- Patrol a minimum number of hours over a specific patrolling season plus training, e.g., 50 hours minimum from April through October.
- Observe and follow the pre-arranged and agreed upon patrolling schedule. Be where you are supposed to be when you are supposed to be there.
- Wear and maintain the proper uniform for the patrol unit or NMBP group.
- Make sure patrol group equipment is signed out, returned, and if necessary, restocked in working order and in a timely fashion. Patroller is responsible for equipment when in their possession.
- Keep a positive, helpful attitude and represent the NMBP and your local patrol in a professional way.
- Help maintain safe trails by being alert and reporting hazards, obstacles, and remedies as required.
- Respect local ecology and trail conditions.
- Accurately complete appropriate incident record procedures and/or log sheets.
- Interact effectively with trail users, emergency care providers, and land management officials.
- Educate trail users about trail conditions and low impact riding techniques.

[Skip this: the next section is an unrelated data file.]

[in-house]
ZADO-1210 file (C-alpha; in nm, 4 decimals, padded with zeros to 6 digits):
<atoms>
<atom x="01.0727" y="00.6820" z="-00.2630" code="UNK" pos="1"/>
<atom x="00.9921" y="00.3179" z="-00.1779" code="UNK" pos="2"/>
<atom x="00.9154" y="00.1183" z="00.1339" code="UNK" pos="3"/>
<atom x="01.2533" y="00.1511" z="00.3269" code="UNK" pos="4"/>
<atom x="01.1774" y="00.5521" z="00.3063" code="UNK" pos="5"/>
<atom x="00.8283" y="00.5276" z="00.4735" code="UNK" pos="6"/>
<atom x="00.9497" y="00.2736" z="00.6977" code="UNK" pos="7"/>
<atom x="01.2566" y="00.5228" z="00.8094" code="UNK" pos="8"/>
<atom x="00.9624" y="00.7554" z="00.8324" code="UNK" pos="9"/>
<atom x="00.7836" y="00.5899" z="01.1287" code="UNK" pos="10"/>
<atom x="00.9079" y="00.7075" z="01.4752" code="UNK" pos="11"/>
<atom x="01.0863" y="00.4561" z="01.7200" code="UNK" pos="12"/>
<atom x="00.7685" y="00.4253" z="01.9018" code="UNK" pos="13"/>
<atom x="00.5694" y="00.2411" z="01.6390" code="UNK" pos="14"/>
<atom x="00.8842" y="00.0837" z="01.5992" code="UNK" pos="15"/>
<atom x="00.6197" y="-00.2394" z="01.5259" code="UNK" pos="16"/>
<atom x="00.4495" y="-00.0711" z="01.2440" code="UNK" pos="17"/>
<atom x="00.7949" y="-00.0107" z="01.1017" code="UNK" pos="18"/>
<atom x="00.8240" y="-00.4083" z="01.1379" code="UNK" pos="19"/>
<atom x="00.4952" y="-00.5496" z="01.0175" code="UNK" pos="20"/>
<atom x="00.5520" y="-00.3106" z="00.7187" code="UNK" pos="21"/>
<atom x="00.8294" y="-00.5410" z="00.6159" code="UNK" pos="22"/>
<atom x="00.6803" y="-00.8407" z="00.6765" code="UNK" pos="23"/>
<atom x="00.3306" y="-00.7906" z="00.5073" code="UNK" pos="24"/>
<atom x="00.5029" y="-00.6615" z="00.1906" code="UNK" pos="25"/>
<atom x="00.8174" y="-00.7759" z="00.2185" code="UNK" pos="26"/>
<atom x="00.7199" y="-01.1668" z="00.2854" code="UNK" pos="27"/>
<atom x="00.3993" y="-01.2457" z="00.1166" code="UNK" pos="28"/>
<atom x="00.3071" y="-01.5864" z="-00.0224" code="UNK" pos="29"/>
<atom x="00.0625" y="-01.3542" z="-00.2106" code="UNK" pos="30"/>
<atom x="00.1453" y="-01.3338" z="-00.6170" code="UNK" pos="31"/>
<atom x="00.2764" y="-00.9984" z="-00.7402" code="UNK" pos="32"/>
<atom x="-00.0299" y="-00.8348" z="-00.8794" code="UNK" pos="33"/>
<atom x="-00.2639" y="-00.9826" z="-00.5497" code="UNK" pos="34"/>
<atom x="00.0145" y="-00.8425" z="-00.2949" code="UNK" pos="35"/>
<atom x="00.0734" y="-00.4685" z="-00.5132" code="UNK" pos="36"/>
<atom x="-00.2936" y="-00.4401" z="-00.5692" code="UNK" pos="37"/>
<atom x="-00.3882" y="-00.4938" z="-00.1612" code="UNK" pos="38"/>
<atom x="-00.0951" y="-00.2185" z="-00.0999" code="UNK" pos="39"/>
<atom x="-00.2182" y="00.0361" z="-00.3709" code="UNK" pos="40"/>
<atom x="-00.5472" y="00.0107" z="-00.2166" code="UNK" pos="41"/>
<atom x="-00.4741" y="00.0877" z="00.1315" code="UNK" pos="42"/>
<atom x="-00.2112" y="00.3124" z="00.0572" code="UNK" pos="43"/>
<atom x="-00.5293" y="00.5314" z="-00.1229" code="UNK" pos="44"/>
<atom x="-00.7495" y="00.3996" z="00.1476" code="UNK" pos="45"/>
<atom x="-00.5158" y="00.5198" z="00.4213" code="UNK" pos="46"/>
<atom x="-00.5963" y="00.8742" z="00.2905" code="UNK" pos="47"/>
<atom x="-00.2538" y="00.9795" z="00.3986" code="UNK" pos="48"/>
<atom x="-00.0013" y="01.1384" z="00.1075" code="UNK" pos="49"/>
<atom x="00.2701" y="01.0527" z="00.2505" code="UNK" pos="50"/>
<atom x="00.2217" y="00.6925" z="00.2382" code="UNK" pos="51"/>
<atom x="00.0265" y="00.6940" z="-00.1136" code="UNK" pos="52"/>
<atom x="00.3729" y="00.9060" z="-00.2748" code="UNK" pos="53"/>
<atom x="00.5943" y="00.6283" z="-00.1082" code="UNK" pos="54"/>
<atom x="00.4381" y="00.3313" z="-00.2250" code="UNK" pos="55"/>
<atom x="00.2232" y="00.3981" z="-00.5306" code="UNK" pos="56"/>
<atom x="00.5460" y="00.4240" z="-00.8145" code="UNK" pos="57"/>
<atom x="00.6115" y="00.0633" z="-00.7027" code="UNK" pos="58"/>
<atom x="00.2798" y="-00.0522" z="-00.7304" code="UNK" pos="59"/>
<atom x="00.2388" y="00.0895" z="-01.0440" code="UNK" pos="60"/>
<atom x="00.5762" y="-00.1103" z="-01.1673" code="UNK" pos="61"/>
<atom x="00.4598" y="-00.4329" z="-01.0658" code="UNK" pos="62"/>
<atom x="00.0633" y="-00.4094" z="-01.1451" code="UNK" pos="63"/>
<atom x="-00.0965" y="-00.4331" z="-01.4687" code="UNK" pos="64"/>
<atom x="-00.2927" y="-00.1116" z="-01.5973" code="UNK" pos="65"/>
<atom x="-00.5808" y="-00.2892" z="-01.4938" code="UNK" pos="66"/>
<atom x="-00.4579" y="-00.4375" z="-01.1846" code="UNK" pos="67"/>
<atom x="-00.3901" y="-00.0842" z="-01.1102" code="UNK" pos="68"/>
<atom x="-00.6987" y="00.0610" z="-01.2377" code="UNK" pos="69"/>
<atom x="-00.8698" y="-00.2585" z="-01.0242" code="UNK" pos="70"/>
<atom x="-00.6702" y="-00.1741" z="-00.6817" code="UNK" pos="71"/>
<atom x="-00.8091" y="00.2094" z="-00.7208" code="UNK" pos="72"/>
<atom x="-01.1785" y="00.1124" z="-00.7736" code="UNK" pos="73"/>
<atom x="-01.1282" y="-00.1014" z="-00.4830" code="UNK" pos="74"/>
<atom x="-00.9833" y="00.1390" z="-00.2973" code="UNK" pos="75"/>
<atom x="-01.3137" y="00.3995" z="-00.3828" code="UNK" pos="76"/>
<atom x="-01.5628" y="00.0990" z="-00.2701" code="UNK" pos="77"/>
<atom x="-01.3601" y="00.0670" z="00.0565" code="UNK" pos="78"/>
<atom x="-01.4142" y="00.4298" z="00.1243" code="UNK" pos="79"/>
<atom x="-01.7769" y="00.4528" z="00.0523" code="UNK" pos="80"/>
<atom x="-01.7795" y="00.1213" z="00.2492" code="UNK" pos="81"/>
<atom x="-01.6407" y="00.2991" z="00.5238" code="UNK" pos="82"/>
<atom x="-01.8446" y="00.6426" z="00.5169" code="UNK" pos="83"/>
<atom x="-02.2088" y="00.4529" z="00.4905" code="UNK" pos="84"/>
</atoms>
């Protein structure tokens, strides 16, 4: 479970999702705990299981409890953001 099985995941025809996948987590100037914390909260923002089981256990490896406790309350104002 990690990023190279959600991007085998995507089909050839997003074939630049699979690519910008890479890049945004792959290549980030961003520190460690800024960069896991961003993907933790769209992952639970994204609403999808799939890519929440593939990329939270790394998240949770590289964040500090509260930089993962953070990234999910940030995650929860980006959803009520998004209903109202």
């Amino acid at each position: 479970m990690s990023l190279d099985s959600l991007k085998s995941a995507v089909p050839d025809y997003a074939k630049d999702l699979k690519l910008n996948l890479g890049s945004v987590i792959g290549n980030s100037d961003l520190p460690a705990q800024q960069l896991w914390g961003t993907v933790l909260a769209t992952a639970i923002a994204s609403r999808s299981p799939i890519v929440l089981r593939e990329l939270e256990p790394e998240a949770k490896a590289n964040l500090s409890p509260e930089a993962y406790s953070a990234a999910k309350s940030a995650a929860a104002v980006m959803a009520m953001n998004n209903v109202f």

- Know how to contact and provide effective feedback to individuals, agencies, and organizations that have jurisdiction in the local area.
- Patrollers: Assist in the care and transportation of injured or ill persons.
- Remember: Law enforcement is NOT a function of the National Mountain Bike Patrol.
- Satisfy all established training requirements established by the National Mountain Bike Patrol and the local land manager to include, but not limited to:
- first aid/emergency care (Patrollers only)
- communication equipment skills
- interpersonal skills
- interagency relations
- trail/environmental issues and impact
- riding skills
- emergency bike repair
- Know and follow all local policies and procedures.
- Know personal limitations on qualifications and ability to provide services.
- Demonstrate adequate mountain bike patrol skills.
- Maintain personal bike to prevent failures on the trail.
Personal Risk Management
- Stay within your physical limits while patrolling or operating within the scope of Trail Ambassador responsibilities.
- Comprehend and differentiate between personal and patrol group responsibility regarding insurance and health coverage.
- Dress appropriately for the weather conditions and be prepared for the unexpected (do not become a casualty).
- Always wear a helmet and other appropriate safety gear.
- If possible, carry extra water and energy food.
- If possible, tap into local law enforcement agencies to get some specialized training on how to confront or approach difficult people without putting oneself in harm’s way.
- Trail ambassadors: You are strongly advised to work with experienced patrollers for the first six months.